My friend Steve Bissette wrote, and I totally agree: “Sure bet: If you work in a brick-and-mortar retail establishment, and if you tell me when I ask if you have something that I can only get it online, then you have lost me forever as a customer at said brick-and-mortar retail establishment. It’s not peevishness or pique, it’s just how it is.” Chuck Miller had a similar experience: Panera Bread and kiosk mentality.

I’m a Mom, Not A Martyr.

Becca Sunoo goes to Nantes. She’s the granddaughter of a couple at my church.

Matthew Gordon @ratherironic shows how well the Obama logo works for Trump with some simple color changes and rotation
See how the Obama logo can work for Trump with some simple changes in color and rotation. Kudos to Matthew Gordon @ratheironic

10 Insulting Words You Should Know.

What time is it, Oxford Dictionaries? How about almost ‘beer o’clock’?

Phantom vibration syndrome is common among those who use electronic devices.

A Woman Chugged an Entire Bottle of Cognac Rather than Give It to Airport Security.

A FEW MINUTES WITH… Booker T. Jones.

Weird Al 15-11. SamuraiFrog’s descriptions are great.

A History of Chris Christie’s Complicated Relationship With Bruce Springsteen.

From 2002: Art That Shook The World: The Beach Boys’ Pet Sounds, part 1 and part 2.

Music! Fisherman – The Congos.

Mark Evanier is listing the twenty top voice actors in American animated cartoons between 1928 and 1968. So far: Sterling Holloway (Winnie the Pooh); Mae Questel (Betty Boop, Olive Oyl); Jim Backus (Mr. Magoo); Pinto Colvig (Goofy).

Six-degrees of separation from Robert Crumb.

Why Craig Ferguson Really Left Late Night.

Muppets: Jimmy Dean and Rowlf and Flowers on the Wall; if you don’t know the original to the latter, it’s here.

Download Jim Rockford’s Answering Machine Messages as MP3s.

In honor of Labor Day: Americans Celebrate 10 Millionth ‘Bring Yourself To Work Day’.

DO NOT wash your hair in the shower!!

GOOGLE ALERT (me)

The original creators of any given comic book character or title always had the purest vision and did the best work on that character or title. Is that always the case, though? Plus What are the five most affecting graphic novels?

Dustbury reminds us of the anomalies of the Billboard charts when it comes to black music.

GOOGLE (ALERT (not me)

Australian golf: The eighteen-hole winner for Saturday’s Roger Green trophy “was Rick Bennett with a score of 59 net from Andrew McGrath on 61 net.”

June Ramblin’

From the Monty Python movie “Life of Brian”, What have the Romans ever done for us?

Just a reminder that you have only three more full days to enter my giveaway. Rules are on the sidebar, but basically, from now through July 3 at 11:59 EDT, every time you comment to a post, assuming you haven’t commented already to that specific piece, gives you a chance at some prizes, including a complete DVD box set of The Dick Van Dyke Show and a Michael Jackson greatest hits CD.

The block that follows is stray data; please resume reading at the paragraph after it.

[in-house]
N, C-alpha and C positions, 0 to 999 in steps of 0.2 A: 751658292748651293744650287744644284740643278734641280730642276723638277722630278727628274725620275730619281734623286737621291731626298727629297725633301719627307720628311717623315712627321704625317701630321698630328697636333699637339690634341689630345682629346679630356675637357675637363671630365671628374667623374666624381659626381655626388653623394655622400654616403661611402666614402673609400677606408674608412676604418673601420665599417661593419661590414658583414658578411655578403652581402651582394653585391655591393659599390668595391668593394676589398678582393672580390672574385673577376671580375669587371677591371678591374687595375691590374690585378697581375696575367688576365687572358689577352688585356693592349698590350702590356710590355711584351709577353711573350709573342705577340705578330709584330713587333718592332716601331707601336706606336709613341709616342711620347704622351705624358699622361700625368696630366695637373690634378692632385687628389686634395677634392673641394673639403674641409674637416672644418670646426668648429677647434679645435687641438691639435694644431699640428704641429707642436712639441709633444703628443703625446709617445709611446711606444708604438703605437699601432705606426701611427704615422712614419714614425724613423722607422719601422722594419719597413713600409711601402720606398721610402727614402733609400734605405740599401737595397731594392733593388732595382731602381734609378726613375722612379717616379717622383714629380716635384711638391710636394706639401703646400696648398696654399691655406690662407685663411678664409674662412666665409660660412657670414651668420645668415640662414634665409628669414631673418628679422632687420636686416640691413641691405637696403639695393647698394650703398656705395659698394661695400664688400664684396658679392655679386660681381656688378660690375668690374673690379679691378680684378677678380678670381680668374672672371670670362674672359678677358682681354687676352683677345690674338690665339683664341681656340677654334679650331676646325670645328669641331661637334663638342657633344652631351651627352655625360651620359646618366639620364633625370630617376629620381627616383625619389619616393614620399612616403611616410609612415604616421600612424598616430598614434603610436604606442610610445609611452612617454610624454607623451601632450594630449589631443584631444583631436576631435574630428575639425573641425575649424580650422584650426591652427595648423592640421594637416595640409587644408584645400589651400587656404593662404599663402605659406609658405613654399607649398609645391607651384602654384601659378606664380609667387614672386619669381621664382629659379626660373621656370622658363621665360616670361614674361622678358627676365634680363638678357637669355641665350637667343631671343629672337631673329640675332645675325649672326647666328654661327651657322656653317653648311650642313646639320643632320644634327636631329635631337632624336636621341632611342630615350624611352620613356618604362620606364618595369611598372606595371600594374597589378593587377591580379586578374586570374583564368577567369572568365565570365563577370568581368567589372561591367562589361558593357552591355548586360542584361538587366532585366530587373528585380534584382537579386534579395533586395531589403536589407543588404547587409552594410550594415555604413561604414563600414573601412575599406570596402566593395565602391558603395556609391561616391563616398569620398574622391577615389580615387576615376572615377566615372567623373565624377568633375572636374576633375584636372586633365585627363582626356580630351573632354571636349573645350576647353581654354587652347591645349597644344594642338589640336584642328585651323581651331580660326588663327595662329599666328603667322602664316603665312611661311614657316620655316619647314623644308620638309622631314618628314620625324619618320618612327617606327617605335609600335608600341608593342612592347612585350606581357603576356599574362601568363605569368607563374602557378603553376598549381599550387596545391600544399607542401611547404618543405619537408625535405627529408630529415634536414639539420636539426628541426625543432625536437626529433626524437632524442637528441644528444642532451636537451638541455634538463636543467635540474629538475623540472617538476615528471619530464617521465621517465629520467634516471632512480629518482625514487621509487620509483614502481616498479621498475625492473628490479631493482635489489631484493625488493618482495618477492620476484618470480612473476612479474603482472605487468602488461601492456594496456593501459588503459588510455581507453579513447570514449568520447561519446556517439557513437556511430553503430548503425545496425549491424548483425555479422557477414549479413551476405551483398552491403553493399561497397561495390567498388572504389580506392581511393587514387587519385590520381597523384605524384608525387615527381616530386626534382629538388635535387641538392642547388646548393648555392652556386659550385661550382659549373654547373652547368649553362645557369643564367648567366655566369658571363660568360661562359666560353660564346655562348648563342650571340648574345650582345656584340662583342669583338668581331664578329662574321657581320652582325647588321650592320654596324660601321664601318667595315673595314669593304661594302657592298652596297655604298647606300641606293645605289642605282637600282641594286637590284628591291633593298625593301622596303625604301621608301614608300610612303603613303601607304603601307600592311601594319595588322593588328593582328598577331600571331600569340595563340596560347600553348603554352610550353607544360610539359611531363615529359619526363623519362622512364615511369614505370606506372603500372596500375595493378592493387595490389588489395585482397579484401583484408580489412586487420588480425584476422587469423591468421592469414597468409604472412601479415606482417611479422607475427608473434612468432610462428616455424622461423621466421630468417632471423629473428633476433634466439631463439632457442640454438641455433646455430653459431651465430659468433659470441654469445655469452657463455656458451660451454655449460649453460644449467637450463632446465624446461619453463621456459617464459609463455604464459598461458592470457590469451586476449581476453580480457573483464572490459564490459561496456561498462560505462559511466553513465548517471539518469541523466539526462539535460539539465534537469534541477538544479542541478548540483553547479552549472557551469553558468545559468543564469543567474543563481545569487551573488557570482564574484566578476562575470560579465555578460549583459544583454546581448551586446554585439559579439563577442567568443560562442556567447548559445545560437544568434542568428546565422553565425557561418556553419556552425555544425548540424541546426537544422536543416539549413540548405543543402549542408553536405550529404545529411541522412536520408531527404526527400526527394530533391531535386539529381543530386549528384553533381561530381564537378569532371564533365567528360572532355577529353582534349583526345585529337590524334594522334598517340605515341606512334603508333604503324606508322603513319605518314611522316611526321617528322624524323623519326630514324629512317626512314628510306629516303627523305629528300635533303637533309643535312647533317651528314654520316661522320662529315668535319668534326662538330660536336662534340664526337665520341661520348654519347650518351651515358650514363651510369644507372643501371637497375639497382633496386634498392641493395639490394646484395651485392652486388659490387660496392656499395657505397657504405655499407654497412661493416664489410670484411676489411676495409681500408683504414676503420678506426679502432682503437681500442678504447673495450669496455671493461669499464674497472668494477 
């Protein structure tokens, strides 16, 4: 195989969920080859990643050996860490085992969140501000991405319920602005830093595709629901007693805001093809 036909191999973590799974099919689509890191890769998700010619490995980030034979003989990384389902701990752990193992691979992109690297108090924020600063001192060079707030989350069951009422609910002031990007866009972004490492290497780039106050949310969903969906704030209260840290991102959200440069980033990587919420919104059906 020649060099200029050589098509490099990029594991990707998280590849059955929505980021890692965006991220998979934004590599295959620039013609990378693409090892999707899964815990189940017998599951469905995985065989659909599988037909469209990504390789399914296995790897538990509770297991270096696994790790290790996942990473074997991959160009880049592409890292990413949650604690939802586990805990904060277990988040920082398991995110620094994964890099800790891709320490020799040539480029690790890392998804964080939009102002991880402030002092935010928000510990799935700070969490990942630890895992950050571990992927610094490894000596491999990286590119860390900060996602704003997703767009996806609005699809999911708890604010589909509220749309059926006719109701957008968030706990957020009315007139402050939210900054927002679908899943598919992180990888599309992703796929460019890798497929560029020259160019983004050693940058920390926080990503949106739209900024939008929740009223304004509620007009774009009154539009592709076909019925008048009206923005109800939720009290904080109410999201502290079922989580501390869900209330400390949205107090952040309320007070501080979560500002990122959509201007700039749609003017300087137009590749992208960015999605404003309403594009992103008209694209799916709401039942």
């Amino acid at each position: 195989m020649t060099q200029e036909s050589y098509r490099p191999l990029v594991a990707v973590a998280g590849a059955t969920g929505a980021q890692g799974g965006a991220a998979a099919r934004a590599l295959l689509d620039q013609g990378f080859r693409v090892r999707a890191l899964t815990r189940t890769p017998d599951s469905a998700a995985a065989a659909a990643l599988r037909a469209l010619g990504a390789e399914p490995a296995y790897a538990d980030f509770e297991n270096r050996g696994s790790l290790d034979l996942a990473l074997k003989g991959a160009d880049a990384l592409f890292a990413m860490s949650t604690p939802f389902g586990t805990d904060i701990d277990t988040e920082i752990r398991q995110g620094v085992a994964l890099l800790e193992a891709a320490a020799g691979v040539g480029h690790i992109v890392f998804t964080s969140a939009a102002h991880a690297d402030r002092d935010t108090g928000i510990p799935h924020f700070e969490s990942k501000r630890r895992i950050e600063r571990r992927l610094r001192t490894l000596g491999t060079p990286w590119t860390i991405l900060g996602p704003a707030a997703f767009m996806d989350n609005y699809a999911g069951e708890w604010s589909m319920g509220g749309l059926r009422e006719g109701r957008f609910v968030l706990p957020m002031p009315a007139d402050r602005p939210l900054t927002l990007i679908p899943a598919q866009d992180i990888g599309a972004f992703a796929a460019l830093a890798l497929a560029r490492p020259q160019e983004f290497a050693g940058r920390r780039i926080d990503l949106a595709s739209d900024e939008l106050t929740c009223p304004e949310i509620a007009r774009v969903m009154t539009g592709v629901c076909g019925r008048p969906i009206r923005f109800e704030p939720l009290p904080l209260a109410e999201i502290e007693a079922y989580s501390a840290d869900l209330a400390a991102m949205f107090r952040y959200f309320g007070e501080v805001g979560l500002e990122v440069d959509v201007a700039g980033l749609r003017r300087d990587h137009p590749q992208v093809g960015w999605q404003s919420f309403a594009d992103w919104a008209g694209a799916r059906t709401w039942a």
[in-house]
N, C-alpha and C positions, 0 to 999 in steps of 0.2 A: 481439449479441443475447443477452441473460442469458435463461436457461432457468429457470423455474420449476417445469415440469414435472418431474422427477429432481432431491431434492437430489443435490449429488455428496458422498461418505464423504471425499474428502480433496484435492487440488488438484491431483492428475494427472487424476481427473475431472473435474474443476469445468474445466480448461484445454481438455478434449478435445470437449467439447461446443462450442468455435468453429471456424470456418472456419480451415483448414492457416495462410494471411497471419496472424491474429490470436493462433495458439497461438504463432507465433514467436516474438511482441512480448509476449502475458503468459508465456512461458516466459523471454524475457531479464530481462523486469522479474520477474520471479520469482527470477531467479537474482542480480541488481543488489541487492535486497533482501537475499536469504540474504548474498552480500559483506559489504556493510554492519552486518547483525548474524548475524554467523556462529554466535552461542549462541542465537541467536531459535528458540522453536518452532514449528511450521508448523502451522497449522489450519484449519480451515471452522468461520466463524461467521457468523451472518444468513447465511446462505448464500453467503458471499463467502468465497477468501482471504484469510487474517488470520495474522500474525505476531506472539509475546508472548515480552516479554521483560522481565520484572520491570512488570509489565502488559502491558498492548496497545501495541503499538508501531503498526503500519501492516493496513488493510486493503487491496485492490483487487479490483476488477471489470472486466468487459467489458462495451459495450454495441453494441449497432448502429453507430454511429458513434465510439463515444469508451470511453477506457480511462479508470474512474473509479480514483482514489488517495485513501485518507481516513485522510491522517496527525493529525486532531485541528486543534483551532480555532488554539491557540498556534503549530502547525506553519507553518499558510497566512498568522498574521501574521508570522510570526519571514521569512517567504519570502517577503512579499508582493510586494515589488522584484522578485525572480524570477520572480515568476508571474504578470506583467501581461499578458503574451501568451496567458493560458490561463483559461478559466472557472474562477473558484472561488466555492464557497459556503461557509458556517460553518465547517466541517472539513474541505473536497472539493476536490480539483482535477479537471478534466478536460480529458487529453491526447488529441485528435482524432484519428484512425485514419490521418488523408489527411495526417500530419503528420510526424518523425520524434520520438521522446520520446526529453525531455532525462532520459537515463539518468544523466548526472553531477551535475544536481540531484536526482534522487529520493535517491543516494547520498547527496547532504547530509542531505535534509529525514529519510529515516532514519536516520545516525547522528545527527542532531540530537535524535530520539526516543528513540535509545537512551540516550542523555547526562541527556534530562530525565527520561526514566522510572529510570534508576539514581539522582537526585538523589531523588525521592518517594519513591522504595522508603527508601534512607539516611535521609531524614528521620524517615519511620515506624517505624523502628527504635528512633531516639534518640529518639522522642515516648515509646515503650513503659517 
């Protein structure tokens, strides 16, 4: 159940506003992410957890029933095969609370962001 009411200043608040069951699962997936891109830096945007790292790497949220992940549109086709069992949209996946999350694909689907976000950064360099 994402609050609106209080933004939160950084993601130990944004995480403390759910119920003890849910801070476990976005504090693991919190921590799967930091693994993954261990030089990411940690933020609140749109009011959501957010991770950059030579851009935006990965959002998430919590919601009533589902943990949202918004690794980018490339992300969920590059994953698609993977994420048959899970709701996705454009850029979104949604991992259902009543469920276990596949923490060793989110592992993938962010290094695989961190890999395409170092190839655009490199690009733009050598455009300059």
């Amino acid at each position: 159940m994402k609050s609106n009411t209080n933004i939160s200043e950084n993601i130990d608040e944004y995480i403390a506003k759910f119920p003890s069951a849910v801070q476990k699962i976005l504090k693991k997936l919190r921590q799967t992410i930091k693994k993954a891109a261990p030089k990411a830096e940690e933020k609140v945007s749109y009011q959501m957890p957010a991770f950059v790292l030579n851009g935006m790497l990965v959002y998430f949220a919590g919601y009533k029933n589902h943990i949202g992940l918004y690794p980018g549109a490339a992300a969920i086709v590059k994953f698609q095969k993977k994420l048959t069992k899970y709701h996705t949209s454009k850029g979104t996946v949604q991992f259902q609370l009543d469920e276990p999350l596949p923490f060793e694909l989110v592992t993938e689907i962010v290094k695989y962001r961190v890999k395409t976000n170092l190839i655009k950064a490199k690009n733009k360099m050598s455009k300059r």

Speaking of Michael Jackson: in honor of the anniversary of his death this past week, the full-length video of Thriller, performed with Legos.


I KNEW there was a way to post something on Twitter and have it show up on Facebook, but couldn’t suss out the instructions. This really helped me. And, in fact, it was one of my Facebook friends who provided the link.


Author Rebecca Skloot has interesting info about her best-selling book The Immortal Life of Henrietta Lacks on her website, including audio, video, and an excerpt.

Her name was Henrietta Lacks, but scientists know her as HeLa. She was a poor Southern tobacco farmer who worked the same land as her slave ancestors, yet her cells—taken without her knowledge—became one of the most important tools in medicine. The first “immortal” human cells grown in culture, they are still alive today, though she has been dead for more than sixty years.

Here’s a link about the book being discussed on PBS Religion & Ethics Newsweekly

Nice tribute to 7’7″ Manute Bol, noted as a basketball player, but noteworthy because of his humanitarian causes, who died last week at 47.

I’ve always liked U.S. Senator Robert Byrd (D-WV), who died this week at the age of 92. Even as his politics evolved, from his brief flirtation with the KKK to civil rights supporter, from Vietnam hawk to Iraq dove, his love of the U.S. constution remained steadfast. He died at 92 this week, and here is an appreciation.

This may make sense only if you know football; I mean, American football: Unsportsmanlike Conduct Jesus.

A singalong version of Always Look on the Bright Side of Life, a song originally from the Monty Python movie “Life of Brian.” That always reminds me of my favorite segment of the film, What have the Romans ever done for us?

Neil Gaiman defends libraries.

visit4info – The Place for TV Adverts and Funny Video Clips from the UK